2016 was meant to be a year of firsts for the United Nations as it prepares to choose a new Secretary-General. Optimism was growing that the top job would go to a woman for the first time in the world body’s seventy-year history. There was an emerging consensus that it should be someone from Eastern Europe, the only region never to have held the post, provided a candidate of the right calibre was put forward. Above all, the selection was supposed to break new ground in openness and transparency after decades in which decisions were stitched up in private by a handful of the most powerful countries. Innovations like open nominations, public campaigning and candidates hustings were introduced in a bid to improve public scrutiny.
 
All of that now threatens to be turned on its head as the battle to succeed Ban Ki-moon becomes embroiled in intrigues and plots, according to stories that have surfaced in the Belgian and Portuguese media in the last week. Allegations centre on the activities of former European Commission President, Jose Manuel Barroso, and ex-Portuguese MEP turned lobbyist, Mario David. Both are said to be promoting the undeclared candidacy of Kristalina Georgieva, the serving European Commission Vice-President from Bulgaria. Barroso reportedly arranged for Georgieva to participate in a recent meeting of the Bilderberg group in order to boost her profile with world leaders. David is said to be touring the capitals of Eastern Europe to canvas support.
 
While there is nothing necessarily unusual about senior European politicians supporting a colleague in her bid for a major international job, there are two things that make this case very different. The first is that Bulgaria already has an official candidate in the person of Irina Bokova, a career diplomat currently serving her second elected term as Director-General of UNESCO. Reports suggest that Barroso is among those pressing the Bulgarian government to switch its nomination to Georgieva, while David’s role has been to find another country in the region willing to nominate her in the event that Bulgaria refuses to budge. The second piece of the puzzle is that Portugal also has an official candidate – its former Prime Minister, Antonio Guterres – who Barroso still publicly insists he is supporting.
 
It is in the nature of the way these matters are often decided that there is no necessary contradiction between these facts. Georgieva’s candidacy would appear to stand no real chance of success. She lacks diplomatic experience and news reports suggest that the Bulgarian Prime Minister’s decision not to support her was based on information linking her to the communist-era intelligence services. And while there is nothing to stop another country nominating her, precedent suggests that a lack of domestic support will be fatal to her chances. Georgieva is highly unlikely to end up as UN Secretary-General, yet she could still have a significant role to play as a spoiler. Bulgaria’s official candidate, Irina Bokova, is frequently described as the frontrunner. As a woman from Eastern Europe with heavyweight UN experience, she certainly has an edge. A rival Bulgarian woman candidate would create doubt about the strength of her support and potentially open the way for other candidates. The aspirants who stand to benefit most are men from outside Eastern Europe. Step forward Antonio Guterres.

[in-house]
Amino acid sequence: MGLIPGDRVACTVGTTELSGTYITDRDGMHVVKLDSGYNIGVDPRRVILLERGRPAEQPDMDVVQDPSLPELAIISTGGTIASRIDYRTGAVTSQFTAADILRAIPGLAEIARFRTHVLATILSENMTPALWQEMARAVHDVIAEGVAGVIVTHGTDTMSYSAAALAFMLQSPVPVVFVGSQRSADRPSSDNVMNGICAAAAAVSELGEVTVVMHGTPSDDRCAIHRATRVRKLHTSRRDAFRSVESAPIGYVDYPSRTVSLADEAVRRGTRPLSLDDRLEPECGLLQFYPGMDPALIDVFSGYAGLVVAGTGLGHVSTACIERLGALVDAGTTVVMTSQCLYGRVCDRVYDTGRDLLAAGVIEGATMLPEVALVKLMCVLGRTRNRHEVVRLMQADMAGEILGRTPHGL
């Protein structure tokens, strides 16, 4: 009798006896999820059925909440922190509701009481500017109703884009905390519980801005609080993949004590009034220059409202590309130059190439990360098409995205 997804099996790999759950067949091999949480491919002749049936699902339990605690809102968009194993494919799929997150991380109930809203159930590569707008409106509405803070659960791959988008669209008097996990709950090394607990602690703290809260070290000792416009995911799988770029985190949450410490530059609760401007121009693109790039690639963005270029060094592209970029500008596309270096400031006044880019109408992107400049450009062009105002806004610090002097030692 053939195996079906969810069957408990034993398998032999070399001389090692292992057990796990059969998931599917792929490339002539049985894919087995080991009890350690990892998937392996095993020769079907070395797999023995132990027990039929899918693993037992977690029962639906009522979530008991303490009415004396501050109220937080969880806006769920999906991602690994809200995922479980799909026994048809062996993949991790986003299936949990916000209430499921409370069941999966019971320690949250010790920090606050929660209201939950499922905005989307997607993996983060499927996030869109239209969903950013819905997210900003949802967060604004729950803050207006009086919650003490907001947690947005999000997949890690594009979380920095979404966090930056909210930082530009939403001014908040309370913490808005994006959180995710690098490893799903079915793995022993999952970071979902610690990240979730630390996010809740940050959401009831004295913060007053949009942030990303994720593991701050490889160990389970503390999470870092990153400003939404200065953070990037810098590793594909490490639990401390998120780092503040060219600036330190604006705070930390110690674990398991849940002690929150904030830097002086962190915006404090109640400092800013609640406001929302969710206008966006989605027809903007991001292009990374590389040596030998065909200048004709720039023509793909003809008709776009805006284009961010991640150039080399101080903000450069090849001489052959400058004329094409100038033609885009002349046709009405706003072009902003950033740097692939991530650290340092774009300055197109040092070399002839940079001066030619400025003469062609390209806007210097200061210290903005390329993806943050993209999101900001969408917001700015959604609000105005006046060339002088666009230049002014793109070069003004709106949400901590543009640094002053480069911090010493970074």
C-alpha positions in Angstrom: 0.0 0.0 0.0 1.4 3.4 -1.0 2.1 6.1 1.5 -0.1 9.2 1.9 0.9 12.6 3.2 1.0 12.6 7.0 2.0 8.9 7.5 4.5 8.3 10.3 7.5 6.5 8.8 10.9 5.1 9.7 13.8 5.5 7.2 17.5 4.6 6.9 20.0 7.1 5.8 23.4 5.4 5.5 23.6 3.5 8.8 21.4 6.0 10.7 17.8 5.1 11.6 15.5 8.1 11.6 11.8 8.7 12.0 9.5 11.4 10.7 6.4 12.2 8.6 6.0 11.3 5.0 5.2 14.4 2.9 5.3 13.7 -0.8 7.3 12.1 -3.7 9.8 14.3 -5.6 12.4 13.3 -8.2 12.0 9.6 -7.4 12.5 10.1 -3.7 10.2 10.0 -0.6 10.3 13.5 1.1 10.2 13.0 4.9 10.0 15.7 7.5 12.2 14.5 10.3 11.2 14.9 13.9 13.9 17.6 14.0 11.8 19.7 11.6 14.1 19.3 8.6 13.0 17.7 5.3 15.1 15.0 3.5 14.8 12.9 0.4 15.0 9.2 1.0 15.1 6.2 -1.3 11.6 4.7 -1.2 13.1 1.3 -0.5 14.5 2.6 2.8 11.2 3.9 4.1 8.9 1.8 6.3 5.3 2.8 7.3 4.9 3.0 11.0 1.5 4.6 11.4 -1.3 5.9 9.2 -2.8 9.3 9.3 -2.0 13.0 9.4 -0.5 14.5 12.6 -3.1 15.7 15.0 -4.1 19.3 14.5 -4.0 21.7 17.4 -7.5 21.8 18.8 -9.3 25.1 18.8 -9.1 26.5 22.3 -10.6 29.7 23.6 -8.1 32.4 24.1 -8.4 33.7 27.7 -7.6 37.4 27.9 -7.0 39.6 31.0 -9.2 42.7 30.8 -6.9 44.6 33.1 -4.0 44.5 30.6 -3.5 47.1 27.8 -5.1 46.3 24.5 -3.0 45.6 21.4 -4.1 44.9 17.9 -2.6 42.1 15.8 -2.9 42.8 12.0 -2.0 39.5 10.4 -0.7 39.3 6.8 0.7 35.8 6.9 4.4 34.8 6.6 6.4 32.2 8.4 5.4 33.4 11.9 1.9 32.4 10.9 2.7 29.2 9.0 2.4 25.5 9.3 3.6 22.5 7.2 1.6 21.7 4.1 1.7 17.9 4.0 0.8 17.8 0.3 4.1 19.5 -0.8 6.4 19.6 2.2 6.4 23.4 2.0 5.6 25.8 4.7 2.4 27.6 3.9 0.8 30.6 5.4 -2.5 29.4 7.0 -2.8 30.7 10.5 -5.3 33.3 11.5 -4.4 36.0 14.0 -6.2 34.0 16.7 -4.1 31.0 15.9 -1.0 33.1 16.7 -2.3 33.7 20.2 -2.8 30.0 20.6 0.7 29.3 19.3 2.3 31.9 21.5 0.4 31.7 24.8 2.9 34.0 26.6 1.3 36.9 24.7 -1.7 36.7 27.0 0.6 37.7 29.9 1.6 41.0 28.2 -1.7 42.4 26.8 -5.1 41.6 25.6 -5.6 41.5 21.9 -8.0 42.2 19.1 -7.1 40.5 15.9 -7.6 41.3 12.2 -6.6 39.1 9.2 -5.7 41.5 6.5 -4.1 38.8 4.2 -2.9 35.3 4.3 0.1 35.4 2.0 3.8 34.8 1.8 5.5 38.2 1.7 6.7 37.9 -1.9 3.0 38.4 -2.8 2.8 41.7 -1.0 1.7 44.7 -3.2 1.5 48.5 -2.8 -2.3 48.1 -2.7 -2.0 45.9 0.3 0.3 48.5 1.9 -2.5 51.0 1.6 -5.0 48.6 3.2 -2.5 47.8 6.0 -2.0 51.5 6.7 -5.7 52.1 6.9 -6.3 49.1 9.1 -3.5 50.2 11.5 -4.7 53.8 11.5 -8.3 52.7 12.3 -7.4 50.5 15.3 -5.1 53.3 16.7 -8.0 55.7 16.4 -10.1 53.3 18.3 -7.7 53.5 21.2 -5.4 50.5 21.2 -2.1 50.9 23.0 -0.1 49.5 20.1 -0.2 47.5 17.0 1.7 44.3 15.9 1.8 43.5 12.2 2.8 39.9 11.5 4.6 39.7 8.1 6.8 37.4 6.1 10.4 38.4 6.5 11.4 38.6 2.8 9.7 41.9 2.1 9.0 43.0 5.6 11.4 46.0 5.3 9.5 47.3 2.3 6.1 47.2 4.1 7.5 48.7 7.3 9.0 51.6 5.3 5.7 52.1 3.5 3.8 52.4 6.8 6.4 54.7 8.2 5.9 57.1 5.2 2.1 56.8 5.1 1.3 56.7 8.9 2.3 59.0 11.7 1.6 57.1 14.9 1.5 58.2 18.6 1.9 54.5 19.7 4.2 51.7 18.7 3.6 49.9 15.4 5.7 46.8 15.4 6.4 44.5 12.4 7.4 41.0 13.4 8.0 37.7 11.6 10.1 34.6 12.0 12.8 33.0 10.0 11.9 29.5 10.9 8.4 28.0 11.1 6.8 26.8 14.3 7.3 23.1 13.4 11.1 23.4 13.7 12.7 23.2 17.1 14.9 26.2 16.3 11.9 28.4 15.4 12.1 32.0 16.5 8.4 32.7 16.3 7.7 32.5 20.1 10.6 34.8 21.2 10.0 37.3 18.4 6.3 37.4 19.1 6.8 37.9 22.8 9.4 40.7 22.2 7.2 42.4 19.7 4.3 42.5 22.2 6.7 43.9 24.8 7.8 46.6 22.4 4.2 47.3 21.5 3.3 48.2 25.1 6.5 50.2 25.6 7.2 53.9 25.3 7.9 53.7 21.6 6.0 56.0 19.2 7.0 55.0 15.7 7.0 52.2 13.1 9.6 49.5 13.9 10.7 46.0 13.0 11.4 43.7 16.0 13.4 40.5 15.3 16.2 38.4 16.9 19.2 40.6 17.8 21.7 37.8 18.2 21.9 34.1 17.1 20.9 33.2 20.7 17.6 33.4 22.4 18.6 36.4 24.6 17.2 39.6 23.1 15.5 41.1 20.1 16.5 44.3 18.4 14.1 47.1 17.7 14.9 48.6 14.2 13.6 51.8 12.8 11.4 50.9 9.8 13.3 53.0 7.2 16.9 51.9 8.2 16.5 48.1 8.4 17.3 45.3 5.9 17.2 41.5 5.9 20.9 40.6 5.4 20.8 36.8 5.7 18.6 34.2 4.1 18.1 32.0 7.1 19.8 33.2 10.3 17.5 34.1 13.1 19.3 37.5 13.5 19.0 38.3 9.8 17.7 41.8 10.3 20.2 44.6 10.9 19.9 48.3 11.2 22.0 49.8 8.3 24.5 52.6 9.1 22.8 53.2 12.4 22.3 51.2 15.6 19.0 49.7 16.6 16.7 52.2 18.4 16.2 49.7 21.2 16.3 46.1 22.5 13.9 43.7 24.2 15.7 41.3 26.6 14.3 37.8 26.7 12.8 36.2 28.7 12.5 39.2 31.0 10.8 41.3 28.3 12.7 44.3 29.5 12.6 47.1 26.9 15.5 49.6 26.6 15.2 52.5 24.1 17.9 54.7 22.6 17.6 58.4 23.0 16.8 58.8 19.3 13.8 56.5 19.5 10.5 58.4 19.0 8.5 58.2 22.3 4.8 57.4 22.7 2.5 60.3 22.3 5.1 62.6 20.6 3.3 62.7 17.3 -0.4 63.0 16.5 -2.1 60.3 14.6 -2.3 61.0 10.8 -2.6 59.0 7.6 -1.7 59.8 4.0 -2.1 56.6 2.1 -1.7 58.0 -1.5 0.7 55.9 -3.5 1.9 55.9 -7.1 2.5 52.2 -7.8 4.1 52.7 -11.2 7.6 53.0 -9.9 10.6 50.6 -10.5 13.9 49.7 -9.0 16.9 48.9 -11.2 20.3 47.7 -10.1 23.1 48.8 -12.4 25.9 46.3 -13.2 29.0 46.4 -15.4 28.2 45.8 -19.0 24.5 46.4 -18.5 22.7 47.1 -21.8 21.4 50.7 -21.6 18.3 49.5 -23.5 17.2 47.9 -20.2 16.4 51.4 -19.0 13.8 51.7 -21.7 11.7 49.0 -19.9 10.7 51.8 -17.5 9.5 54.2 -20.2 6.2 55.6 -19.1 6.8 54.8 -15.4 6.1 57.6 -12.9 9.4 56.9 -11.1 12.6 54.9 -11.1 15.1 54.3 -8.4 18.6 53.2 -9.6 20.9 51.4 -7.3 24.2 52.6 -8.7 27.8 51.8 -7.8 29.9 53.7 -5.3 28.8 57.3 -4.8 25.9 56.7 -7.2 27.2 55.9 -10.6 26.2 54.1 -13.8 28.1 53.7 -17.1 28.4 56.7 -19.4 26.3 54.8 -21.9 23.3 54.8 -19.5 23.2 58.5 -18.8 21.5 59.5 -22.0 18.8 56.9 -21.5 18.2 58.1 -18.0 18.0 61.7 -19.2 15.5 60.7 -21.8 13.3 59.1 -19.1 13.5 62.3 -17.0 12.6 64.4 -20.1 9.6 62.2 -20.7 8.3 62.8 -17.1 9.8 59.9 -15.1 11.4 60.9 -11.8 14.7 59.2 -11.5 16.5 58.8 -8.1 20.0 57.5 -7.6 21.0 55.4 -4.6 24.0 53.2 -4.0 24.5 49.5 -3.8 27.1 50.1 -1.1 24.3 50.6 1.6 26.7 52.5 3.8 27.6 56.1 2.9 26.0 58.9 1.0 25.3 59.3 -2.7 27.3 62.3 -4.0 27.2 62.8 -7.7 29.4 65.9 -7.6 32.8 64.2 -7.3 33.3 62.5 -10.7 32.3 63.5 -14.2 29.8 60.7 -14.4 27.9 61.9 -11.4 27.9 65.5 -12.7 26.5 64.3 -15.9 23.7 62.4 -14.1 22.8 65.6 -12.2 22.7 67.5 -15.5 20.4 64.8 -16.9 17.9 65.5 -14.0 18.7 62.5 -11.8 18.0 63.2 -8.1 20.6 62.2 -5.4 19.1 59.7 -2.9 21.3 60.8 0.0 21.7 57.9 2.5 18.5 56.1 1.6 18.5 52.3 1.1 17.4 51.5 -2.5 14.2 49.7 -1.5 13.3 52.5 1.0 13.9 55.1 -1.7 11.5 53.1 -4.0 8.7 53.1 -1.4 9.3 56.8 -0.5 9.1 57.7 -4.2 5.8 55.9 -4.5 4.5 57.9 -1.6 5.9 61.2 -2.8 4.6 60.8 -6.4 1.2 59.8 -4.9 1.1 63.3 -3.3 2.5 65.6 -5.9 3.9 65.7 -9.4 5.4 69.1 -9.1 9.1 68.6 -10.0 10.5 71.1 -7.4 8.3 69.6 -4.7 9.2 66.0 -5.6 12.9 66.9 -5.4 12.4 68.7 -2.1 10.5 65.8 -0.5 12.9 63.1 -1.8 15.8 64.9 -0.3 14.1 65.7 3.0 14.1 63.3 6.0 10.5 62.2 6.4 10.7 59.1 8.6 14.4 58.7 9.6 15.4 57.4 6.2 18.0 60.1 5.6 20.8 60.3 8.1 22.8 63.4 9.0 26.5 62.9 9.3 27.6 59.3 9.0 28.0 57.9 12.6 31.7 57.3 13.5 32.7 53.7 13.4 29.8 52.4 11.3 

Those with the best chance of preventing these manoeuvres from succeeding are the governments of Eastern Europe. Although the principle of rotation does not confer on them the automatic right to have one of their own chosen to run the UN, a degree of unity and professionalism in the way they approach the contest would make their claim much harder to resist. Unfortunately there has so far been little evidence of the kind of collective solidarity and diplomatic co-ordination that helped to deliver the top UN job to Africa and Asia in the past. The strongest advocate for Eastern Europe is currently Russia, although it has stopped short of threatening to use its veto in the way that China was prepared to do for Asia when Ban Ki-moon was appointed in 2006.
 
In addition to casting doubt on Eastern Europe’s chances, the descent into private plotting is an ominous warning to those campaigning for the UN to become more open and representative – the appointment of a new Secretary-General may not prove to be the turning point they had hoped for. What is the point of public hustings for candidates when the real discussions are taking place at a closed meeting of Bilderberg group? Why bother to encourage women candidates to put forward their names when the power brokers of international diplomacy already have their man? Seventy years after it was established, the UN should have found a better way to do this. It still can.

David Clark was Robin Cook’s special adviser at the Foreign Office 1997-2001.